First Sentences

“There was a time when the world’s largest airport sat in the middle of western Pacific, around 1,500 miles from the coast of Japan, on one of a cluster of small tropical islands known as the Marianas.” Malcolm Gladwell, The Bomber Mafia.

“In those days, I was the one who came down from Nazareth to be baptized by John in the River Jordan.” Norman Mailer, The Gospel According to the Son.

“In the U.S. elections of 1834, the balance of power in Congress was up for grabs, and the tide was turning against President Andrew Jackson.” Mark Clague, O Say Can You Hear? A Cultural Biography of The Star-Spangled Banner.

“Have you ever seen a town fall?” Fredrik Backman, Us Against You.

“To understand a civilization, consider its heroes.” David Gelles, The Man Who Broke Capitalism: How Jack Welch Gutted the Heartland and Crushed the Soul of Corporate America—and How to Undo His Legacy.

“Otto Burke, the Wizard of Schmoose, raised his game another level.” Harlan Coben, Deal Breaker.

“Of the many times John C.Frémont visited St. Louis, the most auspicious came in 1845.” Steve Inskeep, Imperfect Union: How Jessie and John Frémont Mapped the West, Invented Celebrity, and Helped Cause the Civil War.

“Money, Mississippi, looks exactly like it sounds.” Percival Everett, The Trees.

“Throughout the spring morning of April 14, 1876, a huge crowd, largely African American began to assemble in the vicinity of Seventh and K Streets in Washington, D.C.” David W. Blight, Frederick Douglass: Prophet of Freedom.

“Mike always teased me about my memory, about how I could go back years and years to what people were wearing on a given occasion, right down to their jewelry or shoes.” Ann Packer, The Dive From Clausen’s Pier.

“In the winter of 1921, Knud Rasmussen invited about one hundred of Copenhagen’s eminent citizens—politicians, artists, journalists and business leaders—to join him at the city’s prestigious Palace hotel for a special dinner.” Stephen R. Brown, White Eskimo: Knud Rasmussen’s Fearless Journey into the Heart of Arctic.

“Like a beast, the net came steaming up the ramp and into the sodium lamps of the trawl deck.” Martin Cruz Smith, Polar Star.

“The first thing I need to do is convince you something has changed.” Ezra Klein, Why We’re Polarized.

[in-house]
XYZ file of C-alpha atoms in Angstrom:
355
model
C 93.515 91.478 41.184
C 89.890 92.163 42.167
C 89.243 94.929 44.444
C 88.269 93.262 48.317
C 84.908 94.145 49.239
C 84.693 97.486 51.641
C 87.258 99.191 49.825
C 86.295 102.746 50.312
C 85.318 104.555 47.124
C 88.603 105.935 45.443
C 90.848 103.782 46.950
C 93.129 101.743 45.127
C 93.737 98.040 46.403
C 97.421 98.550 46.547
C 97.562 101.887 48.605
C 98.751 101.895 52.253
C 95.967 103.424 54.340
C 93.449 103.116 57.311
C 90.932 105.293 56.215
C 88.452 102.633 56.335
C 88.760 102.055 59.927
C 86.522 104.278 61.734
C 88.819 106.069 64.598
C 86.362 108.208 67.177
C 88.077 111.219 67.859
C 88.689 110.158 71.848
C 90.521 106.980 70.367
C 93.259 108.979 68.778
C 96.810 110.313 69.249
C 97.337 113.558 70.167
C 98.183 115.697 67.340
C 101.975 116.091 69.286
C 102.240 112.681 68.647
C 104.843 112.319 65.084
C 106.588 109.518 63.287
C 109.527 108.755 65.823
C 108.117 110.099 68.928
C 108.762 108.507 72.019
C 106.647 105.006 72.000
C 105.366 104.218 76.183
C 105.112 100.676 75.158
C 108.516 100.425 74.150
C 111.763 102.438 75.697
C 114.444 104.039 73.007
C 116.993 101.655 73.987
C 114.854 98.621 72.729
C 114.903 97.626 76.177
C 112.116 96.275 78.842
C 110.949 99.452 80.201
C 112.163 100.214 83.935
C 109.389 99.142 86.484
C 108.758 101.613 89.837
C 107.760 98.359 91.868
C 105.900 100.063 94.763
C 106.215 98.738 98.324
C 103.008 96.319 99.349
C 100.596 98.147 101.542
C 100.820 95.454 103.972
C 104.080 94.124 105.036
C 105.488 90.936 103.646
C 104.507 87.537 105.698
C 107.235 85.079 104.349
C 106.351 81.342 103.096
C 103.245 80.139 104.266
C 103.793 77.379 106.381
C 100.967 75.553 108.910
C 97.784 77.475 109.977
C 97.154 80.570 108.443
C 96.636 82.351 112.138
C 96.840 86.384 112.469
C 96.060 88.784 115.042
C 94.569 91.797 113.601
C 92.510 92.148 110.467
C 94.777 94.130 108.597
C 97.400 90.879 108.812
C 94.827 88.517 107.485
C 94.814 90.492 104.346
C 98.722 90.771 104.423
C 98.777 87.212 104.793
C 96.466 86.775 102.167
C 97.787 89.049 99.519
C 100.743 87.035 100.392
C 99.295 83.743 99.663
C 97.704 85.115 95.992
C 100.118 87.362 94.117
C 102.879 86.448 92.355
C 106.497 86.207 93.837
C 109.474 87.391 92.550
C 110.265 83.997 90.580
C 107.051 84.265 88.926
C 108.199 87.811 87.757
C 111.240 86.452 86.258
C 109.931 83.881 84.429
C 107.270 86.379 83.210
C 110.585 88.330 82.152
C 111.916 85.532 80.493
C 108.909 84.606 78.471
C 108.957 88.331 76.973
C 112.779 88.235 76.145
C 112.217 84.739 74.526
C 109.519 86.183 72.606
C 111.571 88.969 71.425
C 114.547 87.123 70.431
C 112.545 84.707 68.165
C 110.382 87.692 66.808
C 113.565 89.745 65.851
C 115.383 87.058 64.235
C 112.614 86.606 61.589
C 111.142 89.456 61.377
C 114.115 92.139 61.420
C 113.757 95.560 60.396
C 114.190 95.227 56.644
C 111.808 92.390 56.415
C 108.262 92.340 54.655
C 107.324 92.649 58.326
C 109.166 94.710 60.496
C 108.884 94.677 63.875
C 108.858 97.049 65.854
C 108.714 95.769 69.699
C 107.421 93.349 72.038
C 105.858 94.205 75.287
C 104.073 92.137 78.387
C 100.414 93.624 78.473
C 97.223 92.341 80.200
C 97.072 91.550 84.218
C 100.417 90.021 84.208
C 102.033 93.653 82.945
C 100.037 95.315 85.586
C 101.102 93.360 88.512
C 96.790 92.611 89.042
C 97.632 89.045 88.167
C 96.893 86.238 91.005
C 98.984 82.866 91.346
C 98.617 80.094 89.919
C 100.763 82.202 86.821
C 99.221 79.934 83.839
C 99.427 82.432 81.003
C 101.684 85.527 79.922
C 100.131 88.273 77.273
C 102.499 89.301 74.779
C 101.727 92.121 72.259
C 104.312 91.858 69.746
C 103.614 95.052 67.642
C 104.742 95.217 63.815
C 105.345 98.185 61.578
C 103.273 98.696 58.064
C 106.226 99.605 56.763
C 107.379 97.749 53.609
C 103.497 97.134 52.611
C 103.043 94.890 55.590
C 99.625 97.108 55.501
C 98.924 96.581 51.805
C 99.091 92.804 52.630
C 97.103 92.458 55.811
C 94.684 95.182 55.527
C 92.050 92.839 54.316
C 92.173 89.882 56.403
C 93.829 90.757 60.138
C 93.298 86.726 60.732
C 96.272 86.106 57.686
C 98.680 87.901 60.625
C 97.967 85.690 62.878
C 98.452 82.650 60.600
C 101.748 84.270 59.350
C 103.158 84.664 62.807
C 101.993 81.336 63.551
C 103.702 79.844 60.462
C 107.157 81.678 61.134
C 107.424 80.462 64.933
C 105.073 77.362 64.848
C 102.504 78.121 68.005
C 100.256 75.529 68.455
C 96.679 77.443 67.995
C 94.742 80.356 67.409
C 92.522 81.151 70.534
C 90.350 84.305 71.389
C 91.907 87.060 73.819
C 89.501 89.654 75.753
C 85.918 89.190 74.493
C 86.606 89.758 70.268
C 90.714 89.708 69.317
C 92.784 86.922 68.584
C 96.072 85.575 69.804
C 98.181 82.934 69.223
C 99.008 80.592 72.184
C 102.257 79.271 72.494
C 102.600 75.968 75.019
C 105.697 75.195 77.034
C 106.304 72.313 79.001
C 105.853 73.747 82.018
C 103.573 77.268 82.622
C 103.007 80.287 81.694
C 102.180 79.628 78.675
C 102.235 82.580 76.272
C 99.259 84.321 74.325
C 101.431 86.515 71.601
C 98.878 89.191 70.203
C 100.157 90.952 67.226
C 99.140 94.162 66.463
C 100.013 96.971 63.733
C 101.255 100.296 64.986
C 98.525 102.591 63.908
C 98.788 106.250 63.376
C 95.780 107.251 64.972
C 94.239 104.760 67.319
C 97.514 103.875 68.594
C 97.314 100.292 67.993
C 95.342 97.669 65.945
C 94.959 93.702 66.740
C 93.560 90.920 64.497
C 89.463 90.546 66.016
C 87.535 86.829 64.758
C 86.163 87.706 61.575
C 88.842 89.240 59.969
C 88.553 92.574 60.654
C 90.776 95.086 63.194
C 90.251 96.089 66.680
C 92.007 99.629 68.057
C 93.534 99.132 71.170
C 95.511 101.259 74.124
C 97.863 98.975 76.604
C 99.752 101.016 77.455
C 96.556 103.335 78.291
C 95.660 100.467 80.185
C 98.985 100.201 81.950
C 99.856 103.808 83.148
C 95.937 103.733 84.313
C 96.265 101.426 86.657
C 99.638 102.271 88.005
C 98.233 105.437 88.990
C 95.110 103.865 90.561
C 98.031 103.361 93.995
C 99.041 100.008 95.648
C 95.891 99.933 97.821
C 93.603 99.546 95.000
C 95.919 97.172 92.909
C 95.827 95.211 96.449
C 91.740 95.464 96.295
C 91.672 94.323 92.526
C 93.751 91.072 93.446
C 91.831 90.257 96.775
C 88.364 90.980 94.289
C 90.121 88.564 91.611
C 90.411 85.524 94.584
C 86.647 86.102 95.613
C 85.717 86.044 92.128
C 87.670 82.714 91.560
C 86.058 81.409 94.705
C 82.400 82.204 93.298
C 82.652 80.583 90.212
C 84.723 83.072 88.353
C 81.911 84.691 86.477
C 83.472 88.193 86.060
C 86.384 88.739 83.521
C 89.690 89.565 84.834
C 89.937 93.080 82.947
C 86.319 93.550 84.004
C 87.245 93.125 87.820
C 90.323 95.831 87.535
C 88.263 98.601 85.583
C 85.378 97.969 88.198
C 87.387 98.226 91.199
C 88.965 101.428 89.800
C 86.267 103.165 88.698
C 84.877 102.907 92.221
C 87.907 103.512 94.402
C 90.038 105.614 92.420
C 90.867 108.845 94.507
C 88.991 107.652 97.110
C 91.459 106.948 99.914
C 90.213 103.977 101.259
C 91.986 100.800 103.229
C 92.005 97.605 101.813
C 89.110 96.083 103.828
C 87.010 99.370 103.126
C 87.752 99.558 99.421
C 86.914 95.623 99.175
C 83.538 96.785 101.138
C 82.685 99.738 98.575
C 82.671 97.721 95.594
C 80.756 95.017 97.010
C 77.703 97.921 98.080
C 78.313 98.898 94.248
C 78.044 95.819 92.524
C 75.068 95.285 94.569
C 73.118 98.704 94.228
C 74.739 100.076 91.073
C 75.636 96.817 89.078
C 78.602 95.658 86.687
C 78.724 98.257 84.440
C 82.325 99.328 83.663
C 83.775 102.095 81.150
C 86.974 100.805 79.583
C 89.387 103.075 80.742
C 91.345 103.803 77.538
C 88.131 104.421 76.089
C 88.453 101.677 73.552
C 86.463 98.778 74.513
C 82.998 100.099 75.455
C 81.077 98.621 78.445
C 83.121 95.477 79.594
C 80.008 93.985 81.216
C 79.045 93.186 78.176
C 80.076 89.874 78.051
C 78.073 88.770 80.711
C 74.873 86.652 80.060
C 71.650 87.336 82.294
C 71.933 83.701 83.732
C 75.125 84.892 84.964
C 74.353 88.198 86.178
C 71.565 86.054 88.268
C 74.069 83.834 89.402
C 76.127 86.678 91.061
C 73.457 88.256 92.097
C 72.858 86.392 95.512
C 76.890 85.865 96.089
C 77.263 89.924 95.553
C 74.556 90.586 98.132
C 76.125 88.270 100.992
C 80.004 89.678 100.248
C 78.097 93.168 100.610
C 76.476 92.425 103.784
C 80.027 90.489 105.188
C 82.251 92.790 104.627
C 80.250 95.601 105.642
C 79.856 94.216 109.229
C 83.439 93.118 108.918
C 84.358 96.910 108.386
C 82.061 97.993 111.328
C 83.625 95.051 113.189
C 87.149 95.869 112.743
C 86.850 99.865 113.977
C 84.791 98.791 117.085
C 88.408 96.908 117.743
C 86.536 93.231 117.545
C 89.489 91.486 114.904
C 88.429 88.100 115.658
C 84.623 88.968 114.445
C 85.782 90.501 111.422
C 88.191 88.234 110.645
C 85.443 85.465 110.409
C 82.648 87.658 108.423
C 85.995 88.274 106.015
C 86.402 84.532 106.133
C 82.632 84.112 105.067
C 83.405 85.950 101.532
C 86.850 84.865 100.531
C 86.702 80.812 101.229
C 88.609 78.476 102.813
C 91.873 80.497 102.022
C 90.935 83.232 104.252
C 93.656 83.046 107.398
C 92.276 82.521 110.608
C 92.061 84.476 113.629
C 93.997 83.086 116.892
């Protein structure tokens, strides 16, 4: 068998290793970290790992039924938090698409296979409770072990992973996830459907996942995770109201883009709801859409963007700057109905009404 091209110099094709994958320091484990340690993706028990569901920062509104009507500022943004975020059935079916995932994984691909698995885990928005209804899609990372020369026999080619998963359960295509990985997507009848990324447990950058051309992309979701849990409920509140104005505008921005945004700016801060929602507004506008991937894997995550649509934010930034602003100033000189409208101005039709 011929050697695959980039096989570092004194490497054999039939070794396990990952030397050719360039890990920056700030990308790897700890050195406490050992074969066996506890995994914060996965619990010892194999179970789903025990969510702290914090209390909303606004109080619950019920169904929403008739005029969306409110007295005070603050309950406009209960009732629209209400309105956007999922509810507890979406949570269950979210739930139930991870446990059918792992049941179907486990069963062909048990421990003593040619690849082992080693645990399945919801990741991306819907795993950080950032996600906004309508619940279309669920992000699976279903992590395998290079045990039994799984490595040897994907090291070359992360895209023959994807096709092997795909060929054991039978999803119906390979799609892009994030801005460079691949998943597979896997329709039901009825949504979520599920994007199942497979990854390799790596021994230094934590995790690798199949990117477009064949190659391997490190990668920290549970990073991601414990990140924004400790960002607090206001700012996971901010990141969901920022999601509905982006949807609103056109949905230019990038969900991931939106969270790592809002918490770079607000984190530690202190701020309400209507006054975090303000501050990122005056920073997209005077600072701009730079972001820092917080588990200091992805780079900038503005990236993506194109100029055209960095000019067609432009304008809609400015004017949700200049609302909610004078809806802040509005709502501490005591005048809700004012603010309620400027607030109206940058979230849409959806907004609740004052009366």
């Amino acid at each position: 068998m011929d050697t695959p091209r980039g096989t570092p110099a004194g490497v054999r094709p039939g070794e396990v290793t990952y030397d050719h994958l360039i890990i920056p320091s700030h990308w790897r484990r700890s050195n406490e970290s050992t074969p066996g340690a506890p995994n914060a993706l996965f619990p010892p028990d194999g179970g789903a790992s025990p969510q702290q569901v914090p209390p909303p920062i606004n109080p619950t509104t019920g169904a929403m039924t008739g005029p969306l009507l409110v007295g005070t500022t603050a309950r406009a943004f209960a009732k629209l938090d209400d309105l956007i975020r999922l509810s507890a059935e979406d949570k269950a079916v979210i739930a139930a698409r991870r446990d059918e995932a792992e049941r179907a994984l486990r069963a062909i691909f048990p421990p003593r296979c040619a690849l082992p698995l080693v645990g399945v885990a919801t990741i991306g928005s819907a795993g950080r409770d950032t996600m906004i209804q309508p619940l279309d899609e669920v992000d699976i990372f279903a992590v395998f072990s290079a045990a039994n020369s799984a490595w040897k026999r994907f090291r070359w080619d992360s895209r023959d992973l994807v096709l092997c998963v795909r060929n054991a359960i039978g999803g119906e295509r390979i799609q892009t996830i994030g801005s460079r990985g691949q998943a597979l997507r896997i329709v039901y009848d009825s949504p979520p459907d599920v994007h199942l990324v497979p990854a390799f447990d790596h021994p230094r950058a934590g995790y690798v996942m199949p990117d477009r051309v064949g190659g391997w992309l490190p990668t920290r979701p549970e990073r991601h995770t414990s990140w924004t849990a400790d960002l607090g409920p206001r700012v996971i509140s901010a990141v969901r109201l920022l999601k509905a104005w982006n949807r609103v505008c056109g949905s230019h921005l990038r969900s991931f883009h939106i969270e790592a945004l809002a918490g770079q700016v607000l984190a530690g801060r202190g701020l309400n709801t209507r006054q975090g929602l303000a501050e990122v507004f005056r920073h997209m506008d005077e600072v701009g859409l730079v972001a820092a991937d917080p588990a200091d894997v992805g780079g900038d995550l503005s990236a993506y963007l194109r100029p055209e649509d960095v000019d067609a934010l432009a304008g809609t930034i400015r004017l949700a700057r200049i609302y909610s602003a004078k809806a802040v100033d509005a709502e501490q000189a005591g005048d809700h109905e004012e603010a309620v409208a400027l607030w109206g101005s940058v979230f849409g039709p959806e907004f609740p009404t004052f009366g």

“That winter was the warmest in a hundred years.” Robert Stone, Outerbridge Reach.

“Legend tells us that the gerrymander originated in early nineteenth-century Massachusetts.” Nick Seabrook, One Person, One Vote: A Surprising History of Gerrymandering in America.


A federal judge has ordered the appointment of a special master to see if any of the federal records recovered from Mar-a-Lago are protected by “executive privilege.” Dobbs, the Supreme Court decision overturning Roe v. Wade, held in essence that because a right to privacy is not explicitly stated in the Constitution, a right to abortion could not be inferred from the charter’s text. Like abortion, executive privilege is not in the Constitution’s text. That privilege is inferred from the Constitution’s structure which supposedly mandates a Separation of Powers. Many constitutional rights are not stated in the Constitution but inferred from its structure and text. But not the right to choose for women.

Stories about Mikhail Gorbachev’s death report that he ended the cold war. And right after that, the American defense budget decreased. Oh, wait, it didn’t. Apparently like death and taxes, increased defense spending is inevitable.

 For tennis and some other televised sports, the graphics indicate the home country of a competitor with a flag. This is of little use to me since I don’t know the difference between Spain’s flag and Portugal’s, Chile’s and Argentina’s, Bulgaria’s, and Belarus’s. And come on, how many of you know the colors of Liechtenstein’s standard? If only I could find vexillographer Sheldon Cooper’s podcasts of “Fun with Flags.”

Each tennis player had won a point. The umpire intoned the score: “Fifteen all.” Would it be more grammatically correct or more accurate if she had said, “Fifteen both”?